July 20, 2024
Loans

How Delaying Loan Repayment Hurt Student Borrowers


They got used to thinking of their loans as a freebie and now balk at paying them back. The answer is tough love and reform, not more handouts.




NRPLUS MEMBER ARTICLE

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t the onset of Covid-19, the federal government chose to pause interest accrual on student loans to provide student borrowers financial relief. When unemployment climbed to 13 percent, and regulations at the state and local level restricted people’s ability to work for the sake of public health, such a reform seemed prudent. Dragging on well over halfway into the Biden presidency, however, the policy became increasingly troublesome. At what point would the government pull the plug? Would borrowers simply start repaying of their own volition?

Now, bills are coming due. And it looks like borrowers aren’t ready to go back to paying off their loans. Since the pause on interest accrual was lifted in October, only 40 percent of current borrowers have made a payment. That’s right: A majority of student-loan borrowers have not made a payment since the pause was lifted. That’s cause for concern, especially when you consider that aggregate student debt is at nearly $2 trillion, and 22 million Americans are student-loan borrowers.

While some of these borrowers likely simply did not realize that payments were coming due again, it seems unlikely that all 13 million of them belong in that camp. Borrowers got used to not paying back their loans. They got used to fellow taxpayers footing the bill for forgone-interest accrual, and now they are unprepared to fulfill their debt obligations. Even worse, the pause seems to have benefited affluent borrowers most, rebuking claims that it would disproportionately help lower-income borrowers.

Progressives have characteristically responded with calls for more forgiveness and more “compassion.” This wouldn’t be an issue, they argue, if we simply forgave debt and spent more taxpayer dollars on the behemoths that American universities have become. At the core of their argument is actually an infantilizing premise: People are not responsible enough to pay back money they’ve borrowed. Beyond that, it relies on a fundamentally misguided idea that actions simply don’t have consequences.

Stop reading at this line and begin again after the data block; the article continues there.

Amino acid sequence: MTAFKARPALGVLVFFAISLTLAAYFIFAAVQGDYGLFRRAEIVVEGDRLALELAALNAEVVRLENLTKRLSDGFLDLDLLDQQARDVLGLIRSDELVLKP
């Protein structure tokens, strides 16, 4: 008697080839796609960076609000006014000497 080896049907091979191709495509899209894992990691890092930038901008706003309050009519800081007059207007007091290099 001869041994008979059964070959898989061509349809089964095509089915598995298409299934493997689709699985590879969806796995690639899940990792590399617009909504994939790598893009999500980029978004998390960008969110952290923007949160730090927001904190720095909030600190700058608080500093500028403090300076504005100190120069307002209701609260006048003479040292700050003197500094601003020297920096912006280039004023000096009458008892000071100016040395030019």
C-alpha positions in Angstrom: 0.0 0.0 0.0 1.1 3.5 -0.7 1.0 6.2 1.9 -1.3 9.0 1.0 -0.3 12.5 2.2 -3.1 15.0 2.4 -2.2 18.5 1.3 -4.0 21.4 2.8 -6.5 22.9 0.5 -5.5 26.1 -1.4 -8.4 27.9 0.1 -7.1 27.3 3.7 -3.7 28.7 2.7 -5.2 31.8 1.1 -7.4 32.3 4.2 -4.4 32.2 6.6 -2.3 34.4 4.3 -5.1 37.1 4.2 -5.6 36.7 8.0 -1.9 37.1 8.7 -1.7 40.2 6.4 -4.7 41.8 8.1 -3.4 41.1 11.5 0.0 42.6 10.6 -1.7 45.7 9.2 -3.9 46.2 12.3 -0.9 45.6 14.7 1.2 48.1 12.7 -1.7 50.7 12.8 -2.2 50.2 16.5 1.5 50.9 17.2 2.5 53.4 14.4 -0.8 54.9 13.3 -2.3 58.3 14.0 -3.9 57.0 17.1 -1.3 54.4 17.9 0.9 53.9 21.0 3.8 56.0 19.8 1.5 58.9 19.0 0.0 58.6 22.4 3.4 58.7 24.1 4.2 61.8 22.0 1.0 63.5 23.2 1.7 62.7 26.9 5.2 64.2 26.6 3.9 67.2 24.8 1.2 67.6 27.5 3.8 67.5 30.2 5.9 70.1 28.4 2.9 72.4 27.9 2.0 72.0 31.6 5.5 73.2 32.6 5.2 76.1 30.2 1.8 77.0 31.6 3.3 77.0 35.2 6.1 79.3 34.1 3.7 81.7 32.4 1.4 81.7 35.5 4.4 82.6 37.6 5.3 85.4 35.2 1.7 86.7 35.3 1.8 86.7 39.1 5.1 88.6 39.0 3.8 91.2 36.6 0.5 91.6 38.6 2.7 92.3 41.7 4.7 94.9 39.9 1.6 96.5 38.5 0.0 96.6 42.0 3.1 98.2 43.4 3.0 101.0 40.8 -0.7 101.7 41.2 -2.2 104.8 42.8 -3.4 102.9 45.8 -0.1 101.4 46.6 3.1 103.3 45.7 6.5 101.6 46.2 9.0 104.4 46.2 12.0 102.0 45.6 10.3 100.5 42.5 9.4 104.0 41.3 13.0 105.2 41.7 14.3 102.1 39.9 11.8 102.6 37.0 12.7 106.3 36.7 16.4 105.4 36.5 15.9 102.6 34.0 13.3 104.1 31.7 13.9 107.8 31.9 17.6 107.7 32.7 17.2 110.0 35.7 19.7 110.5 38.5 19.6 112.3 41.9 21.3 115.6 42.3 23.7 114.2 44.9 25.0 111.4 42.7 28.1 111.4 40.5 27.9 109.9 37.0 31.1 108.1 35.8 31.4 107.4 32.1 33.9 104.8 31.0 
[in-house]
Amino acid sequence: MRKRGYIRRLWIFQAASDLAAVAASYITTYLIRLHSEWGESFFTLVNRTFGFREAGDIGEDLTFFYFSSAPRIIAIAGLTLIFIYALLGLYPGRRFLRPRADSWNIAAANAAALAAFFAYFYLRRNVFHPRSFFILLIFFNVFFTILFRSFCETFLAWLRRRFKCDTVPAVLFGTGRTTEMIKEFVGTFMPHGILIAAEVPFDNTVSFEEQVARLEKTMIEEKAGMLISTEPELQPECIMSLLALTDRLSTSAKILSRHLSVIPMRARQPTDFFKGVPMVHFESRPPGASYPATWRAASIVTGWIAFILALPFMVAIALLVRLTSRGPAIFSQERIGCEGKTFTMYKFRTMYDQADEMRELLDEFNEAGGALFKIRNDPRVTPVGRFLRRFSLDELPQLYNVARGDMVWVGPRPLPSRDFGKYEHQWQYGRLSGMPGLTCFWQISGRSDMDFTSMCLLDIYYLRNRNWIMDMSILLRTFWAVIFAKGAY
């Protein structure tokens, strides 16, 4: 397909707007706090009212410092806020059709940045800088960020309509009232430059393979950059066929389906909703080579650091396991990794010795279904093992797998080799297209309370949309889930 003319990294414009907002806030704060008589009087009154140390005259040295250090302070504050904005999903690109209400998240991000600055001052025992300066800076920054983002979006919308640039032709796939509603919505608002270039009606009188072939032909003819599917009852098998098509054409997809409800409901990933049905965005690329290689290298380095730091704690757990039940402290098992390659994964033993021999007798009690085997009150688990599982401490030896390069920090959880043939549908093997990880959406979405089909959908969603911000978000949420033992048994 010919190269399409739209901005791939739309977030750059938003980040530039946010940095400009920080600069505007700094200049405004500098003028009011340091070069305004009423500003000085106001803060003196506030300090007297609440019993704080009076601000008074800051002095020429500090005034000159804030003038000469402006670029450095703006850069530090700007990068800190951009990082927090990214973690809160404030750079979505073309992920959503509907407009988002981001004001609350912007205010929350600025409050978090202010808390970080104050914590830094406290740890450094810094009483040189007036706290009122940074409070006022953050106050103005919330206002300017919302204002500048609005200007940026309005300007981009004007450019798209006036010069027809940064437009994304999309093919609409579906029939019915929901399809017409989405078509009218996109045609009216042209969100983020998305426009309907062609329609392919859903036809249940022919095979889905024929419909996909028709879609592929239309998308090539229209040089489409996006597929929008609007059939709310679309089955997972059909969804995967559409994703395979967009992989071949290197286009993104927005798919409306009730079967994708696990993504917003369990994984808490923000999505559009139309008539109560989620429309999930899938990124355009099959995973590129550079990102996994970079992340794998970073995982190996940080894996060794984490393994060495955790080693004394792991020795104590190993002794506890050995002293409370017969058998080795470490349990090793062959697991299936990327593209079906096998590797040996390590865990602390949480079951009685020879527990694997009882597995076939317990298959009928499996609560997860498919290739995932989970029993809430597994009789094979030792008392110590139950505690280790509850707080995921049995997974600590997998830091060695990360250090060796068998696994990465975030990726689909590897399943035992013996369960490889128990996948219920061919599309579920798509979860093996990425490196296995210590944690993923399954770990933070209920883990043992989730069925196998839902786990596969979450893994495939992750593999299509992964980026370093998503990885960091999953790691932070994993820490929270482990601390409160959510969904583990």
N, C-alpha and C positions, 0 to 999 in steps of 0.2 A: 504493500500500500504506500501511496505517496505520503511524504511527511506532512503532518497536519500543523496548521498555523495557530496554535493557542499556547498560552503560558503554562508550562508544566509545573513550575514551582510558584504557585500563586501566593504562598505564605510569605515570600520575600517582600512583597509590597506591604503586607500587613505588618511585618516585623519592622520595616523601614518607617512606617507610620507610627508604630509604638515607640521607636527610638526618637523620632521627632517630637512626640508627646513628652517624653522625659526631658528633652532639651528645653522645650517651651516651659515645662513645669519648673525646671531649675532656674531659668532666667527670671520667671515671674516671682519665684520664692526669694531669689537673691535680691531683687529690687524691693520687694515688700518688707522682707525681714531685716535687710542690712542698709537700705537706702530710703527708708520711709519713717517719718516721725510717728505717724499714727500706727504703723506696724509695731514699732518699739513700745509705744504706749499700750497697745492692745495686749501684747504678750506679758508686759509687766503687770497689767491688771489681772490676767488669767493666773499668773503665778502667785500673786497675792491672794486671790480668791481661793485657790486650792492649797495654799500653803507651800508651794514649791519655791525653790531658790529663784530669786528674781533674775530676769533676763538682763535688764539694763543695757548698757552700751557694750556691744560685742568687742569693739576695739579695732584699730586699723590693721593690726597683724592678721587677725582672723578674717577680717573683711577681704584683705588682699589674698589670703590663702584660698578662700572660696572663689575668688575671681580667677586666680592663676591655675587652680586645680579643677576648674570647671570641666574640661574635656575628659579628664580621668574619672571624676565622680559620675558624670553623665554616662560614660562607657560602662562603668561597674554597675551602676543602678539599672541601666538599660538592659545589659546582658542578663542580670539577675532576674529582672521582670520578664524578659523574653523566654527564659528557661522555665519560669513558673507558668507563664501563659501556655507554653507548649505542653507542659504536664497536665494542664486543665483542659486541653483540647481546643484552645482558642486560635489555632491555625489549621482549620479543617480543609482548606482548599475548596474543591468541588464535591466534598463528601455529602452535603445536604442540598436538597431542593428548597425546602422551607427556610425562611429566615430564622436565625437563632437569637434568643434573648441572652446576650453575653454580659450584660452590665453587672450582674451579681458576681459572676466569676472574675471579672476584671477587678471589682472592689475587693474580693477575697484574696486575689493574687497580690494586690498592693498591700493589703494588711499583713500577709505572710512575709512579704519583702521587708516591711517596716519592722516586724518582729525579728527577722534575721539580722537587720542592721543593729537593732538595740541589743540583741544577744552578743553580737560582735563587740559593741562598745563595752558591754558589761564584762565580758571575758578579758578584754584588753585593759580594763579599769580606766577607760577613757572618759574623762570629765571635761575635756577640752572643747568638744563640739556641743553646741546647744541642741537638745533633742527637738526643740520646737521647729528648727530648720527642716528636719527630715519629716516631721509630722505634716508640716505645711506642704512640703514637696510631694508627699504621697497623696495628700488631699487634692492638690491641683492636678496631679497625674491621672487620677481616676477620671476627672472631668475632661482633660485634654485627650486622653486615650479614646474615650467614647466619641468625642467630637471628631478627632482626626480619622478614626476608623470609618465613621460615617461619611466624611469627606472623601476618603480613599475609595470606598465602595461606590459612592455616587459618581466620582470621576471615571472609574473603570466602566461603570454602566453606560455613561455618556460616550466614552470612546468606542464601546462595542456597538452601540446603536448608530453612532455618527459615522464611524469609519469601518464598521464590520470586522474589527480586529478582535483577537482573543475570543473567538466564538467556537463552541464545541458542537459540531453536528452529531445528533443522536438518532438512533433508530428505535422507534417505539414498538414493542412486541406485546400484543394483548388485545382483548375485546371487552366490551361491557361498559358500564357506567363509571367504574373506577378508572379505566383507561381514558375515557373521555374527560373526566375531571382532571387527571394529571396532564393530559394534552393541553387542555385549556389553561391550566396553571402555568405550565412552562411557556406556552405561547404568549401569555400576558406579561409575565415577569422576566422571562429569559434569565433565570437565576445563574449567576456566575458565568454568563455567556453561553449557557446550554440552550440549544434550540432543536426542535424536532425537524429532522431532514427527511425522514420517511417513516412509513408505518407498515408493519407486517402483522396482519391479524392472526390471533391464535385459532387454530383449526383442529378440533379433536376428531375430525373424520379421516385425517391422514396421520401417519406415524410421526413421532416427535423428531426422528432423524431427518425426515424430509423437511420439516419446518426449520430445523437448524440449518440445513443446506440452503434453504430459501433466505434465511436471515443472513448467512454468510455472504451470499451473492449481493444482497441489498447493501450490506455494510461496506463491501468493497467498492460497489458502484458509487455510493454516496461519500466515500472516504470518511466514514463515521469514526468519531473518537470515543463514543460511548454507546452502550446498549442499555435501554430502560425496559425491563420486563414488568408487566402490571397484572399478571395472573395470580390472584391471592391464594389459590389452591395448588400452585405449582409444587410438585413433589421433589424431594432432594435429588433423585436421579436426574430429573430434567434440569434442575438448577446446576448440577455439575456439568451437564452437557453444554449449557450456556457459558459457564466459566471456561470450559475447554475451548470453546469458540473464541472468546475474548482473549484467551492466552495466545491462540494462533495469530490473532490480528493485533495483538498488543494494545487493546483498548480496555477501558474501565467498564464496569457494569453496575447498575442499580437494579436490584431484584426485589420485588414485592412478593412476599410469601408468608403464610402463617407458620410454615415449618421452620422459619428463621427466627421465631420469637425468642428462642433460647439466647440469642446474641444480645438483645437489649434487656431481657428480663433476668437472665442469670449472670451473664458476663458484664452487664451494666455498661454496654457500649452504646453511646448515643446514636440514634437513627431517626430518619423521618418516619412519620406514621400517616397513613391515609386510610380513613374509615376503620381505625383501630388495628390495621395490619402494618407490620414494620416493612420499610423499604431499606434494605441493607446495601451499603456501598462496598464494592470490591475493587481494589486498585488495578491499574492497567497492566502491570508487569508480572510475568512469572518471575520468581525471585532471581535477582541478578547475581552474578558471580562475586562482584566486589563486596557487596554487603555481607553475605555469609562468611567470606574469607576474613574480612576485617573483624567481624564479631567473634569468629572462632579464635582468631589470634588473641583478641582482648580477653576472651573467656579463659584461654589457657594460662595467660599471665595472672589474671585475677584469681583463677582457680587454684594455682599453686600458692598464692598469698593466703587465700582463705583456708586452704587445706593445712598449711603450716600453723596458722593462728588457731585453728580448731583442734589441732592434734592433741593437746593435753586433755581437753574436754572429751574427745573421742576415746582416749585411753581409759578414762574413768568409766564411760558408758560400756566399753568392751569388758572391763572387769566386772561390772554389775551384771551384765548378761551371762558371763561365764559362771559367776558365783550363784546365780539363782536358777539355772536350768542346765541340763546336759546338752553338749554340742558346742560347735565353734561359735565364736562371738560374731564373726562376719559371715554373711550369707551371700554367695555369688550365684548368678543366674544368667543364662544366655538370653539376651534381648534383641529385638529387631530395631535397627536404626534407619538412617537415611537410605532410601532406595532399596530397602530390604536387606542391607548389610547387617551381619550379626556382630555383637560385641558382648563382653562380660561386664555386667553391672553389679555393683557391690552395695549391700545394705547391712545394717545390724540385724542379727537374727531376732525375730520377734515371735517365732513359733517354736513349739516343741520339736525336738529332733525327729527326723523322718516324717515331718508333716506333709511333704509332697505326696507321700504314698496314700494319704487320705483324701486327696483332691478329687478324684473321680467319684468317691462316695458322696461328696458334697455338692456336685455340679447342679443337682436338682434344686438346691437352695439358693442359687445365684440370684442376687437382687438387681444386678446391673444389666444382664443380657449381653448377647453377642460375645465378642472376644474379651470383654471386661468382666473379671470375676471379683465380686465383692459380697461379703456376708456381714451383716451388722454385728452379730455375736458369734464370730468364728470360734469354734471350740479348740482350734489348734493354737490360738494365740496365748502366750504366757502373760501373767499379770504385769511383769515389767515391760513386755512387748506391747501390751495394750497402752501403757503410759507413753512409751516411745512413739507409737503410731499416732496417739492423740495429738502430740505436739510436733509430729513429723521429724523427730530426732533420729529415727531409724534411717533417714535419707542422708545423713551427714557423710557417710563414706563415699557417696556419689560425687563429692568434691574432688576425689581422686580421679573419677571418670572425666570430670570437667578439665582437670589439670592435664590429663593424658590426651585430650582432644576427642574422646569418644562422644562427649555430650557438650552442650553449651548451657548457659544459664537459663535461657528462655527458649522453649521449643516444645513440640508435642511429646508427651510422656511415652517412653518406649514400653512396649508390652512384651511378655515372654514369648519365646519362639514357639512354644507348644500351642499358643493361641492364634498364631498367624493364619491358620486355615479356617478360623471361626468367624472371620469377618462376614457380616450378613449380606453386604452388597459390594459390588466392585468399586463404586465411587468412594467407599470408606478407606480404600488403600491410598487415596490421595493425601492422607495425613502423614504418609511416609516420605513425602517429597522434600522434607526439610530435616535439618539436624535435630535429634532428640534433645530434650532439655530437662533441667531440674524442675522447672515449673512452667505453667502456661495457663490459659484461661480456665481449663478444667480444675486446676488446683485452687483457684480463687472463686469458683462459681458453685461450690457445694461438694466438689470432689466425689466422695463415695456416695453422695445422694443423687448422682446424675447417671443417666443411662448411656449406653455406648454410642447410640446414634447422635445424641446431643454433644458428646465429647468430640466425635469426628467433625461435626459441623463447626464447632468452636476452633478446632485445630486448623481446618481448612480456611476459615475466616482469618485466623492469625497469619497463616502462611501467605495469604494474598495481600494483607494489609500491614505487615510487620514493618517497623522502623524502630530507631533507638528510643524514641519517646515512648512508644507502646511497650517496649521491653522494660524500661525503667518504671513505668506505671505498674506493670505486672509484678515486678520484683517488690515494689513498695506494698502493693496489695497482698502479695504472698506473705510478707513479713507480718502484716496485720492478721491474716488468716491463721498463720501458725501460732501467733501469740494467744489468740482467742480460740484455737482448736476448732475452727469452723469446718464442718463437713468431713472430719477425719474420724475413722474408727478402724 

Contrary to progressive pipe dreams, what’s needed is a return to the simple principle of personal responsibility. The longer progressives drag borrowers along, the worse it will be when they realize that there will be no shortcut to student-loan repayment. This is far from a display of mercy: It’s irresponsible pandering that leaves taxpayers and borrowers both worse off in the long run.

Sometimes, real love is tough love. Pandemic-era compassion cannot become an excuse for personal irresponsibility.

Moreover, the Department of Education can work hard to inform borrowers of the fact that their student loans are accruing interest again. If they can mistakenly email 9 million borrowers to tell them that their loans had been forgiven, they can surely send communications to all current borrowers to encourage personal responsibility. This will especially help those borrowers who currently don’t realize that they missed a payment.

It should also be noted, of course, that the pre-pandemic status quo was far from perfect. Our higher-education system desperately requires reform, as recent events have shown. A broken federal-student-loan system has subsidized institutions of higher learning without any modicum of accountability, colleges continue to spend money on new sports arenas rather than substantive curricula, and too many universities have abandoned their duty to educate good citizens and well-rounded human beings.

Part of the reason borrowers don’t want to pay back their debt is because they’ve lost faith in higher education. Restoring trust through sound reforms must be a crucial leg of any future reform agenda.

If lawmakers intend to wean borrowers off a generous Covid-era interest holiday, they should also fulfill their end of the bargain and enact reforms that ensure students truly get the value they deserve from their diplomas. Furthermore, institutions of higher learning must refocus on academic excellence by scaling back rampant grade inflation, defining their value primarily by the intellectual contributions of their scholars rather than their production of activists, and improving ideological diversity on campus.

We would do well to internalize some Socratic wisdom: Every action has its consequences. There’s no such thing as a free lunch. It’s time to start paying back what we’ve borrowed — and rebuilding faith in our obligations to one another.



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